COVID-19 has caused many of us to feel isolated in our homes. For domestic abuse victims, isolation can be dangerous and terrifying. Thankfully, victims of physical, emotional, sexual, and/or financial abuse in Minnesota do have legal rights, and there are certain protections available to you if you’ve found yourself in a dangerous situation.
Obtaining an Order for Protection
First, make sure you are not putting yourself in danger by pursuing one of these Orders. If you are still being pressured or abused by your partner or family member, yet are afraid to immediately file for an Order for Protection, you should reach out to a local or national organization for survivors of domestic abuse to learn how to safely break free from your abuser.
When you’re ready, you should meet with a St. Paul Minnesota domestic violence lawyer to learn more about Orders for Protection and other legal action available to you. An Order for Protection can be temporary or permanent, so it’s important to cover the differences with your St. Paul family lawyer. A temporary ex parte Order for Protection will be issued based on your detailed, forthright allegations of the abuse you are experiencing. That temporary ex parte order may remain temporary or become permanent. A petition for an OFP will be dismissed if all incidents of abuse are not described in sufficient detail. When you request an OFP, the other party will have a chance to dispute the allegations in court.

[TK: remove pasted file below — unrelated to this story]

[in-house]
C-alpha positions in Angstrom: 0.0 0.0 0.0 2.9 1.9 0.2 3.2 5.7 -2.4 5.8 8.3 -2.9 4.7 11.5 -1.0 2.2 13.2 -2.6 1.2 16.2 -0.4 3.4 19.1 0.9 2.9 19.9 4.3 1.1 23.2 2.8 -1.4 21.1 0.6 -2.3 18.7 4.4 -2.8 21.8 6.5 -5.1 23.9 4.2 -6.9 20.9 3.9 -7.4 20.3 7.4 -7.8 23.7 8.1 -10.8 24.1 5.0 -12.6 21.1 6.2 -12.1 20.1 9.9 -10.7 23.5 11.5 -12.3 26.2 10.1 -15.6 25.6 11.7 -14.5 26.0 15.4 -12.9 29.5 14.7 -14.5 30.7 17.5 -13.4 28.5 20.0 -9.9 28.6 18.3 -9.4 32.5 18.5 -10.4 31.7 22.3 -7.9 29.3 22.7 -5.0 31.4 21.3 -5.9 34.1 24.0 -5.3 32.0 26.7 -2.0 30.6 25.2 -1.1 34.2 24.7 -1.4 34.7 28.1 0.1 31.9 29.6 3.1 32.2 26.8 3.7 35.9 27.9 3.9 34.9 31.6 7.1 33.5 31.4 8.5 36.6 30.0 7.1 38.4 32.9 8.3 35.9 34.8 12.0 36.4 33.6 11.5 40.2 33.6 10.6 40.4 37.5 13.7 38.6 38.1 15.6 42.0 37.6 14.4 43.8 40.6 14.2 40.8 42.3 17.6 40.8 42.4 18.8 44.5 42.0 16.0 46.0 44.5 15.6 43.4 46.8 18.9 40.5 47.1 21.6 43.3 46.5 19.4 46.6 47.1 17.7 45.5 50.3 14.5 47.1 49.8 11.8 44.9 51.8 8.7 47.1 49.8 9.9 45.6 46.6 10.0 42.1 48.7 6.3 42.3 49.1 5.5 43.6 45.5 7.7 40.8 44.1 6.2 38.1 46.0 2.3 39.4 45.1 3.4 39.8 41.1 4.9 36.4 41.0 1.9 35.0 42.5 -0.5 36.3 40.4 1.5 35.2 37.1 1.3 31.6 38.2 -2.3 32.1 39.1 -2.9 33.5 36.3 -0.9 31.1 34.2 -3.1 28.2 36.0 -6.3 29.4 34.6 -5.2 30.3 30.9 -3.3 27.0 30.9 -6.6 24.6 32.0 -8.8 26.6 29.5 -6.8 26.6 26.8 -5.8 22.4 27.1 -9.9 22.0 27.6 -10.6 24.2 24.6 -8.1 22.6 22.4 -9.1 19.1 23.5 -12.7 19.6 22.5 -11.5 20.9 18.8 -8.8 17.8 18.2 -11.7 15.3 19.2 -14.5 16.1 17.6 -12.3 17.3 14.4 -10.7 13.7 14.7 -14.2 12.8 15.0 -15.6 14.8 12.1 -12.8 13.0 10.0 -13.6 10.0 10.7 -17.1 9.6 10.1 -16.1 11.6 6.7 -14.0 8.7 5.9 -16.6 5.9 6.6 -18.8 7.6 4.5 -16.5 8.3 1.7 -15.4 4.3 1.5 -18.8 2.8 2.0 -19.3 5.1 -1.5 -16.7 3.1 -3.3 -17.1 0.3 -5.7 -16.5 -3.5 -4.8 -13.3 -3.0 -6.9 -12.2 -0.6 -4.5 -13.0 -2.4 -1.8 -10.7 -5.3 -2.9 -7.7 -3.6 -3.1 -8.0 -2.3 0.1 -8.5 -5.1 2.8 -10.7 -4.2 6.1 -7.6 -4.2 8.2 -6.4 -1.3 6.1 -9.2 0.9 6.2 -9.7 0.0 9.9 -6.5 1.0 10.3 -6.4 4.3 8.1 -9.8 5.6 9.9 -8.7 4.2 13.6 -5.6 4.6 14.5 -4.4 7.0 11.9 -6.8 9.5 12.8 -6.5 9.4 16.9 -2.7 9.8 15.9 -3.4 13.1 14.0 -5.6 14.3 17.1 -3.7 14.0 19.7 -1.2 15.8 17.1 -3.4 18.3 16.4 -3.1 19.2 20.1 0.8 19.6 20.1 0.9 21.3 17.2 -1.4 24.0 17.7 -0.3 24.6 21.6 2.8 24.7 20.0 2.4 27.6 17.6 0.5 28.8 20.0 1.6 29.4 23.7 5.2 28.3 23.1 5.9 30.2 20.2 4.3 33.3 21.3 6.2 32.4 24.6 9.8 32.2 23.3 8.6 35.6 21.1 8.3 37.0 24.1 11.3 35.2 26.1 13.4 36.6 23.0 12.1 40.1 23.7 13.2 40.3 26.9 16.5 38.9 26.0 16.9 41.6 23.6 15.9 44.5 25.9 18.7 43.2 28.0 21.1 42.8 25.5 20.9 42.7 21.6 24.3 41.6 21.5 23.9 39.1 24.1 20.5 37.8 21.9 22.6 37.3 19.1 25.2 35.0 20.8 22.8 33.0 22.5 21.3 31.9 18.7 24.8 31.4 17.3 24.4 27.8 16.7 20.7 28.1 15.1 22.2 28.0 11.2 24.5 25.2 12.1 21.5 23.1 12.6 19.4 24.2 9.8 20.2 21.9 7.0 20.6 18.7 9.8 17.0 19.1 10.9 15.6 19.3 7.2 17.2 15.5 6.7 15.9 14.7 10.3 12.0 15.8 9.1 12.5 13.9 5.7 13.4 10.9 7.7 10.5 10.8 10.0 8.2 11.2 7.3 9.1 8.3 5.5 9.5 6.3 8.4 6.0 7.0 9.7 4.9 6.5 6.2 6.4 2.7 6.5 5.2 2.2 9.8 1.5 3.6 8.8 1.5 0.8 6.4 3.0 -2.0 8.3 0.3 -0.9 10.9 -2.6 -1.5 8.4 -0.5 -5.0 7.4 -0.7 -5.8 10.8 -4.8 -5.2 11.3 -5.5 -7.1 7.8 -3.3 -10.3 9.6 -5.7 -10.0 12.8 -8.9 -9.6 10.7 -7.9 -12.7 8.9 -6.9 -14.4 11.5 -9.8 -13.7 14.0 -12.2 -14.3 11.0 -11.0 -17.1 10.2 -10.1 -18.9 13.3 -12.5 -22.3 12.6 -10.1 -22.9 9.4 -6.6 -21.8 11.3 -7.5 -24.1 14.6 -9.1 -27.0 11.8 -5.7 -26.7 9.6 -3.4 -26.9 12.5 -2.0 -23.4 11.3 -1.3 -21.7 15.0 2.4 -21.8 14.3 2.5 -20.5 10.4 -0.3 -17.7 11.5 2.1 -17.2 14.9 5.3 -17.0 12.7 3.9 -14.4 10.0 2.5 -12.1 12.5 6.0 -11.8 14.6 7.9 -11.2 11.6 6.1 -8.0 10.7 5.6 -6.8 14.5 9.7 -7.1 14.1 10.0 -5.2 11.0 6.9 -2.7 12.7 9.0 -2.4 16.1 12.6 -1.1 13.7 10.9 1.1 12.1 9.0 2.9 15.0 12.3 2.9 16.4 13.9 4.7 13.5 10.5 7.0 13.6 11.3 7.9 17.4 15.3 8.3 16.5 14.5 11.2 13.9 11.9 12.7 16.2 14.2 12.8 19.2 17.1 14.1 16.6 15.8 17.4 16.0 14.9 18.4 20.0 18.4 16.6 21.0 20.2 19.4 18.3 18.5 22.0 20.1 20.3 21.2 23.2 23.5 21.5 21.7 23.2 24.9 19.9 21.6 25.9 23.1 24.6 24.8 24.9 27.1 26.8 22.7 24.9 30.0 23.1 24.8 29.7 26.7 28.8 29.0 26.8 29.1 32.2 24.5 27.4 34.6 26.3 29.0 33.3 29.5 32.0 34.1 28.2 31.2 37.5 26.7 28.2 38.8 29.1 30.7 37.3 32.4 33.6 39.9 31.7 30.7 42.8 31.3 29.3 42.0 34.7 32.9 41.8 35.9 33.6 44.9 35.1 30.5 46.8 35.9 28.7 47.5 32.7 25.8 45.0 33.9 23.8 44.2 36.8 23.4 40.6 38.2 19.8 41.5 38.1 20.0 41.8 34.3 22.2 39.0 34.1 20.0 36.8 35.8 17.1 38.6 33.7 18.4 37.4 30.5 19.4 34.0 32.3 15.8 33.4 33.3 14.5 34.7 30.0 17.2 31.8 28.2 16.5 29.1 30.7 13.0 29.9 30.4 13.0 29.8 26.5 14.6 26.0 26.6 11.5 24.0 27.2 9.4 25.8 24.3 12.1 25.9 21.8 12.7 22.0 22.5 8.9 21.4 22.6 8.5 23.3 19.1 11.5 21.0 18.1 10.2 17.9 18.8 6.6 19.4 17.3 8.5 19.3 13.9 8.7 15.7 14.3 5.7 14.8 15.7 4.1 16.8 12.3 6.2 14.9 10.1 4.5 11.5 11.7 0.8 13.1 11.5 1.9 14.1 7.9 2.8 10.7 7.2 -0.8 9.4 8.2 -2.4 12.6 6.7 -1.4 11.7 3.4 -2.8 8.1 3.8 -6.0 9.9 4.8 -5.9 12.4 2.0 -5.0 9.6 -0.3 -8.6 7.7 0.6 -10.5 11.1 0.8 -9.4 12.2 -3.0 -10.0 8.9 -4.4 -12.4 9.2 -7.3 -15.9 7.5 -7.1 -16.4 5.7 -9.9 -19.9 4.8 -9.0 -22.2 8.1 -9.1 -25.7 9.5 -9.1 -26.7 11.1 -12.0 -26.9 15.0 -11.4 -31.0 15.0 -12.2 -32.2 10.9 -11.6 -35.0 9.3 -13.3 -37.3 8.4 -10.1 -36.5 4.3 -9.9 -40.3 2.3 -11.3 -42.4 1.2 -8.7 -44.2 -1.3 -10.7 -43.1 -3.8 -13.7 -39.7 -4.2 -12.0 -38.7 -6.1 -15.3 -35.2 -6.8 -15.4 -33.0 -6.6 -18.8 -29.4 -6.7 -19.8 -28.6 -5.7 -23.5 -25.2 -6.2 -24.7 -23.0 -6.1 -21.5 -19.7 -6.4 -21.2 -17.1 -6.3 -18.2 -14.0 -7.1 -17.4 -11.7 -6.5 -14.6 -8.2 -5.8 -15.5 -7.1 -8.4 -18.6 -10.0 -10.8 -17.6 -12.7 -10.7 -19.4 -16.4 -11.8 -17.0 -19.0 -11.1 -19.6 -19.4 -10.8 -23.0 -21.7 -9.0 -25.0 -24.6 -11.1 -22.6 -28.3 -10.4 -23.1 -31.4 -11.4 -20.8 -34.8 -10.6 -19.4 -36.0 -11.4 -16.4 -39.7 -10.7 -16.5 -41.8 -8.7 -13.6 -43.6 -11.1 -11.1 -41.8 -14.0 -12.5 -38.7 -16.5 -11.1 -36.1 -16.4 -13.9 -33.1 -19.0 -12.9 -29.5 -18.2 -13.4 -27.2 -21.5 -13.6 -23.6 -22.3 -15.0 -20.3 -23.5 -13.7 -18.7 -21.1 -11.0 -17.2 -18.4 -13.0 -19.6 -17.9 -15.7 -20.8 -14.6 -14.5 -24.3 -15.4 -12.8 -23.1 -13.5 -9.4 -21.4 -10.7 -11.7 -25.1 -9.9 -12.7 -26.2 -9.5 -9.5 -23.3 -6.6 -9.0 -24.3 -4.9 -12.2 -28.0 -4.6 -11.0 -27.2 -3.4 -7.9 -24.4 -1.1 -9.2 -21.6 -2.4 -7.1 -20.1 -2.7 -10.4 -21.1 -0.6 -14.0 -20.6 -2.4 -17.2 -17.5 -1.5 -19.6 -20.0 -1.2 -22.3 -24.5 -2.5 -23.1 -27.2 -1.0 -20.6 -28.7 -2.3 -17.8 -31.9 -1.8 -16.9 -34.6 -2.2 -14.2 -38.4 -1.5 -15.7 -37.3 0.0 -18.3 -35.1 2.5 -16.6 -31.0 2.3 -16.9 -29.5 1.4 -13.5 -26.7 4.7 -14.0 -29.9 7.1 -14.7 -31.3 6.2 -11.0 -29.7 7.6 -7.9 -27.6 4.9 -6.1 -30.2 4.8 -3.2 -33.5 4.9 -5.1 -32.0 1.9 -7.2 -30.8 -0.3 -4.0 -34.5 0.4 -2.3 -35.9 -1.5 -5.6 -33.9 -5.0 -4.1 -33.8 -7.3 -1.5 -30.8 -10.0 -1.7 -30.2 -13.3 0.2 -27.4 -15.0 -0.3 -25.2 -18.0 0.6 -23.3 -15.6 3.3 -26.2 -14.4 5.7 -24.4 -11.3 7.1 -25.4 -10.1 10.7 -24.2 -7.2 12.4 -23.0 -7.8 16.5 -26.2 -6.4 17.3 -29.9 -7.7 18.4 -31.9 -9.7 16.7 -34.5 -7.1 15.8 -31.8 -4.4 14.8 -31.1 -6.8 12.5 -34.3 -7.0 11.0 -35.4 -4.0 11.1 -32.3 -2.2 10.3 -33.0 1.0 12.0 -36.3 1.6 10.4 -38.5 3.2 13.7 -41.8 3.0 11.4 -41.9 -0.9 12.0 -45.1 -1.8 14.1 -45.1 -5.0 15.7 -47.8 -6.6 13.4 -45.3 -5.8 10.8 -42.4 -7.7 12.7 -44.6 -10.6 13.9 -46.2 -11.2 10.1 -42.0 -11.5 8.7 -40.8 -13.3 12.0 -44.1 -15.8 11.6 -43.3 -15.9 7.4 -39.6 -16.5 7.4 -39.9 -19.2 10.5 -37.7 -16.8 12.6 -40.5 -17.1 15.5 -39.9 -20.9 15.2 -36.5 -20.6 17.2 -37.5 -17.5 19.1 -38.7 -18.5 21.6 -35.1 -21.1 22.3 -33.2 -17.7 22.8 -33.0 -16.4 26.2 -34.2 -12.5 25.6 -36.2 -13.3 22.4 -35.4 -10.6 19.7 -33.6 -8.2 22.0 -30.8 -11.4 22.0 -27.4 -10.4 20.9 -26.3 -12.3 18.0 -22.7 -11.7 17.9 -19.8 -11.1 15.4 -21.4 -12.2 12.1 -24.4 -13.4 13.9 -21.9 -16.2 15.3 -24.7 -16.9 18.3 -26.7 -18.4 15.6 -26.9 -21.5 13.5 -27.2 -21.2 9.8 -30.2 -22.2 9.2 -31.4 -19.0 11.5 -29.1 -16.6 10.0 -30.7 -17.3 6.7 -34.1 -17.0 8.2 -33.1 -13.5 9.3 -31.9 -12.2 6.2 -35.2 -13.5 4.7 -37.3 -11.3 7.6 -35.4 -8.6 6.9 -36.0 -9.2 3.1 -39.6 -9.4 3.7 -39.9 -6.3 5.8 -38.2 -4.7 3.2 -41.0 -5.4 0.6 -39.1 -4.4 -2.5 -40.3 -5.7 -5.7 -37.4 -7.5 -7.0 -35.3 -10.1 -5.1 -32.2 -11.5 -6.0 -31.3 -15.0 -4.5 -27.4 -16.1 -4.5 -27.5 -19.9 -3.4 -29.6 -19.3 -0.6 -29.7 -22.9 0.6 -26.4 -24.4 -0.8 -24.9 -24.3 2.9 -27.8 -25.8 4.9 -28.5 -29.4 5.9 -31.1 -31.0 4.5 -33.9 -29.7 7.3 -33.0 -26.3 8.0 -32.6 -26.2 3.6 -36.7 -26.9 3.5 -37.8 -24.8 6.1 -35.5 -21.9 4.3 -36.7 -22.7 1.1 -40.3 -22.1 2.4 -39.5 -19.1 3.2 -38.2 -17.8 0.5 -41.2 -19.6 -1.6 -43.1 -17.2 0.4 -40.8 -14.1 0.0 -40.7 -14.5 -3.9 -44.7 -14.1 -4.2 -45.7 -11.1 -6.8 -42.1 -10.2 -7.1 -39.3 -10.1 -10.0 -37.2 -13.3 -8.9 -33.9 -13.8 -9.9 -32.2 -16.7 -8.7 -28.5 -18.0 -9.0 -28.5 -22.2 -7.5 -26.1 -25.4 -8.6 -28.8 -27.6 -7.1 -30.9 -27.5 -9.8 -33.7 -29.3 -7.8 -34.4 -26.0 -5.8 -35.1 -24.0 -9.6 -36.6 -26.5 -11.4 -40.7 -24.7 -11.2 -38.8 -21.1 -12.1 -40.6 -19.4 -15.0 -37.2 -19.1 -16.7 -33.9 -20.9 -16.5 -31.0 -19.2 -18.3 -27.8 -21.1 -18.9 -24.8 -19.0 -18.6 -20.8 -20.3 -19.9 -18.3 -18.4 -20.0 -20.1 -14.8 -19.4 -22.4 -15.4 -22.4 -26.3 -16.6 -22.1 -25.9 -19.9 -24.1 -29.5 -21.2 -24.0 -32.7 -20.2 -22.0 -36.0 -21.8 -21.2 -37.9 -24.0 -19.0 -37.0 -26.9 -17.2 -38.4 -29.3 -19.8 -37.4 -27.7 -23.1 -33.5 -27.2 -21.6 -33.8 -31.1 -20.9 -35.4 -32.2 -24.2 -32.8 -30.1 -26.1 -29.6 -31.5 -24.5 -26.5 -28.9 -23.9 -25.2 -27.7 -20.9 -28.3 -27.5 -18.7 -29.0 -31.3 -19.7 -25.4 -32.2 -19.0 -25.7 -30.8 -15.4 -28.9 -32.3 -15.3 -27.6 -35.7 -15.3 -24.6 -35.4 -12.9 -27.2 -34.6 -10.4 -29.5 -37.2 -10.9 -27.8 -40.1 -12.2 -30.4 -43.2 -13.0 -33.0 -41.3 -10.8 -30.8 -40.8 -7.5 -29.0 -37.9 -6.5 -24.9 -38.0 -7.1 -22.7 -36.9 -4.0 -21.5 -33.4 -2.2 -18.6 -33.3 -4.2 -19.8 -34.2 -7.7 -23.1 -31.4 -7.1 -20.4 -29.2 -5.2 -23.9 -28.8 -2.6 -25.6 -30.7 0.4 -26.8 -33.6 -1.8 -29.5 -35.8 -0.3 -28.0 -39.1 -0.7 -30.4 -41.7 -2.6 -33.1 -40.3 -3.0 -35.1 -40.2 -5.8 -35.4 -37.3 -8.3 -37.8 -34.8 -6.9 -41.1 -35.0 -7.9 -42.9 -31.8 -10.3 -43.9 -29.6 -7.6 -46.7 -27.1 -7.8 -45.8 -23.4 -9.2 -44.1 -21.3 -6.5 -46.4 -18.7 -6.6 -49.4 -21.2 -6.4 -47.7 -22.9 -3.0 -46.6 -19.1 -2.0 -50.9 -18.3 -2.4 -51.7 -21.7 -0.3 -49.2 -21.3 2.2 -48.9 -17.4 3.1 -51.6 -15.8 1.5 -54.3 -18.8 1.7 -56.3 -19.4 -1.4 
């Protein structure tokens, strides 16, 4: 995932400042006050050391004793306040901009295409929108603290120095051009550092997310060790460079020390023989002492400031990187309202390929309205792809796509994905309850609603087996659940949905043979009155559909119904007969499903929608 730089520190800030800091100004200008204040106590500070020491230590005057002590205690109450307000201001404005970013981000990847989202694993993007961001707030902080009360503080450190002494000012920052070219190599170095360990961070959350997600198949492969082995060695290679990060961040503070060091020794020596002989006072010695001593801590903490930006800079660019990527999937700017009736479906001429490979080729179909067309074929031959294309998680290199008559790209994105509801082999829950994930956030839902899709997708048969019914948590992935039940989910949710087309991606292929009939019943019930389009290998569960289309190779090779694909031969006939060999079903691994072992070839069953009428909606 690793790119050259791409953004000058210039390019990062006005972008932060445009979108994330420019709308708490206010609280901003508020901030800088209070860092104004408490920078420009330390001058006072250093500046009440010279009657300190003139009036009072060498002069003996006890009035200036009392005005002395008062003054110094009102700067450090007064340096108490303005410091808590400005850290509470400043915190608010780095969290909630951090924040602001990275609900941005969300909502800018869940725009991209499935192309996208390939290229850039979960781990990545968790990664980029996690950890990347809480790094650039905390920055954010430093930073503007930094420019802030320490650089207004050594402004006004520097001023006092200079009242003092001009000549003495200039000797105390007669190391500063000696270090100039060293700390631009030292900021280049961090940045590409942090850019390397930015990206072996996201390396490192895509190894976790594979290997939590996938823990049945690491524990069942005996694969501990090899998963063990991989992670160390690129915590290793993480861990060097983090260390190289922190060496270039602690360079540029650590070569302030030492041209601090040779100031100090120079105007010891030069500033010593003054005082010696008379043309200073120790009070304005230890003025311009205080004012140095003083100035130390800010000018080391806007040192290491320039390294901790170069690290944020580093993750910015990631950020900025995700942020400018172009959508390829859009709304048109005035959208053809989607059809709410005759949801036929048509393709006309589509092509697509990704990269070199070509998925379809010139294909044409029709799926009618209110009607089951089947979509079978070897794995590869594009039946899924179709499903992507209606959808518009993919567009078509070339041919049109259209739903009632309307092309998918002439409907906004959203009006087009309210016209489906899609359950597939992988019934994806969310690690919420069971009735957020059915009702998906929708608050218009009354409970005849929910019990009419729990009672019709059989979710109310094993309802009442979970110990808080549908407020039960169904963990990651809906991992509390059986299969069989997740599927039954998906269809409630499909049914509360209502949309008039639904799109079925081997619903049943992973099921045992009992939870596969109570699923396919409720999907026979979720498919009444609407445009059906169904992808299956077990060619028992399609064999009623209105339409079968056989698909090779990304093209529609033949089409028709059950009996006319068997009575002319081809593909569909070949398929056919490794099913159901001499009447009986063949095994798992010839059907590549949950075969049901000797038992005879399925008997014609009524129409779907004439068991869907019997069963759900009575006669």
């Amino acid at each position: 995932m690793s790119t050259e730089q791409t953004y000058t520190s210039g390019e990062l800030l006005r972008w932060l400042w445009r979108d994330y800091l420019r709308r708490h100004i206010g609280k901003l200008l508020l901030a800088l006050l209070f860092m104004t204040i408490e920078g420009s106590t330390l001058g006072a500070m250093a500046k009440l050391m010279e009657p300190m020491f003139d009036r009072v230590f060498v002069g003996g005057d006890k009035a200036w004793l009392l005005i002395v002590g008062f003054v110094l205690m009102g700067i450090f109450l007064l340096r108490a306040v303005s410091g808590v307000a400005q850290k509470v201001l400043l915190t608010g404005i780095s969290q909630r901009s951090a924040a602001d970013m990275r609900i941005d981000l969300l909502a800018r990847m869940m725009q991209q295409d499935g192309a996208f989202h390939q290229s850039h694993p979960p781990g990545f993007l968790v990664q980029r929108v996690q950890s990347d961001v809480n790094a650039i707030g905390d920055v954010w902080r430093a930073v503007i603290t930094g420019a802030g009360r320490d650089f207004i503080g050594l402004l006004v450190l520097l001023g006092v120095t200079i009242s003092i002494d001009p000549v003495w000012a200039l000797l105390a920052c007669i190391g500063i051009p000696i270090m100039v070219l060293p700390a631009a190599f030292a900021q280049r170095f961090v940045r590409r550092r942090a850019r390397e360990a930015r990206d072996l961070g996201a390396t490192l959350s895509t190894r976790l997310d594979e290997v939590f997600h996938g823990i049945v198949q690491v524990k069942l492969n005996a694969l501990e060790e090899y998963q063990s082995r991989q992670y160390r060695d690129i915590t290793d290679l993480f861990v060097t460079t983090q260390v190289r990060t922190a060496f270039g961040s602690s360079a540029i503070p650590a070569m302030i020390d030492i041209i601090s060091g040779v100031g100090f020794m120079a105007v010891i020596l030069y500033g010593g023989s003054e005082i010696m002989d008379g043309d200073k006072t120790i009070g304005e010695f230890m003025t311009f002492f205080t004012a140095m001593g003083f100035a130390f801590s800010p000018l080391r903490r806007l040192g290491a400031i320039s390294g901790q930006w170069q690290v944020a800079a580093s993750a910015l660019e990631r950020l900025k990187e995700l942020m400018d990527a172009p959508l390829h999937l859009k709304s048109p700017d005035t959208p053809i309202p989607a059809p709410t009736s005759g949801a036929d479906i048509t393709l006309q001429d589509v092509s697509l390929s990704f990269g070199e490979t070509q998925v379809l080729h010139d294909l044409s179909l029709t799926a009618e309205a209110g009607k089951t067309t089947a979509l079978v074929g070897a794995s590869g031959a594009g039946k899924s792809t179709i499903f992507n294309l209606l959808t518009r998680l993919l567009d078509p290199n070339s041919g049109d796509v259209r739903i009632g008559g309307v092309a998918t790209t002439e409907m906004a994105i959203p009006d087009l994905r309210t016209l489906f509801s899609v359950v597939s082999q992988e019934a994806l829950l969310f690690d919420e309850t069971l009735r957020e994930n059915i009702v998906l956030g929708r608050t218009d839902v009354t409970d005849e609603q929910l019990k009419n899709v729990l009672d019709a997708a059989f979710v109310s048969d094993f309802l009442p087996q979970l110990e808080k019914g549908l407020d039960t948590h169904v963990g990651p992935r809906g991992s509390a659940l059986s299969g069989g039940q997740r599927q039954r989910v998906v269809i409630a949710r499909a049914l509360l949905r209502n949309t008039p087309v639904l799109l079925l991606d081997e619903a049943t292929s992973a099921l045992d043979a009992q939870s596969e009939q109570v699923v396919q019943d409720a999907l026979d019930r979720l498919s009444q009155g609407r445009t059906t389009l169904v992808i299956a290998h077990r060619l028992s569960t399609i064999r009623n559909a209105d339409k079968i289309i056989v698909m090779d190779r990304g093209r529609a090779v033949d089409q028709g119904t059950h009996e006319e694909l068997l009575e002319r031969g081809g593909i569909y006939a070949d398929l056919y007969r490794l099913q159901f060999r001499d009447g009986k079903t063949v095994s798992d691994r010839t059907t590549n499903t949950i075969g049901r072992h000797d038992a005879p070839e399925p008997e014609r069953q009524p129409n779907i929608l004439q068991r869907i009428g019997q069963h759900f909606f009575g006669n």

An Order for Protection will protect you from abuse and from your abuser having contact with you. You can also request emergency custody of your children and temporary financial support. . When a court grants an OFP, it will send a copy of the OFP to law enforcement, who will serve the OFP upon the abuser. An abuser who violates an OFP can be arrested and charged criminally. There is no filing fee for to obtain an OFP, and you are protected from retaliation by your employer if you have to miss work to obtain an OFP.
Obtaining a Harassment Restraining Order?
A Harassment Restraining Order is a more general order that can be filed by and against anyone who is harassing you, or someone who has sexually assaulted you. You do not need to be living with or related to your abuser to file a Harassment Restraining Order. Maybe your ex is sending you repeated, unwanted belligerent, violent, or sexually abusive communications,, but you don’t live together anymore. This is exactly what a HRO is made for. It is meant to stop verbal abuse, but you can also request an HRO when someone you know is threatening physical violence via phone calls, text messages, or email. When you request an HRO, the other party will have a chance to dispute the allegations in court.
Family Lawyer St. Paul for Domestic Violence and Harassment
At Maxim Smith Family Law, we understand the fear and stress caused by domestic abuse, repeated unwanted contact by an individual, or an incident of physical or sexual abuse. We help our clients obtain Orders for Protection and Harassment Restraining Orders to force abusers to stop their abuse and protect clients and their children from the damaging effects of physical, mental, and emotional abuse. If you’re seeking legal guidance after leaving an abusive situation, reach out to our attorneys at 651-294-2407.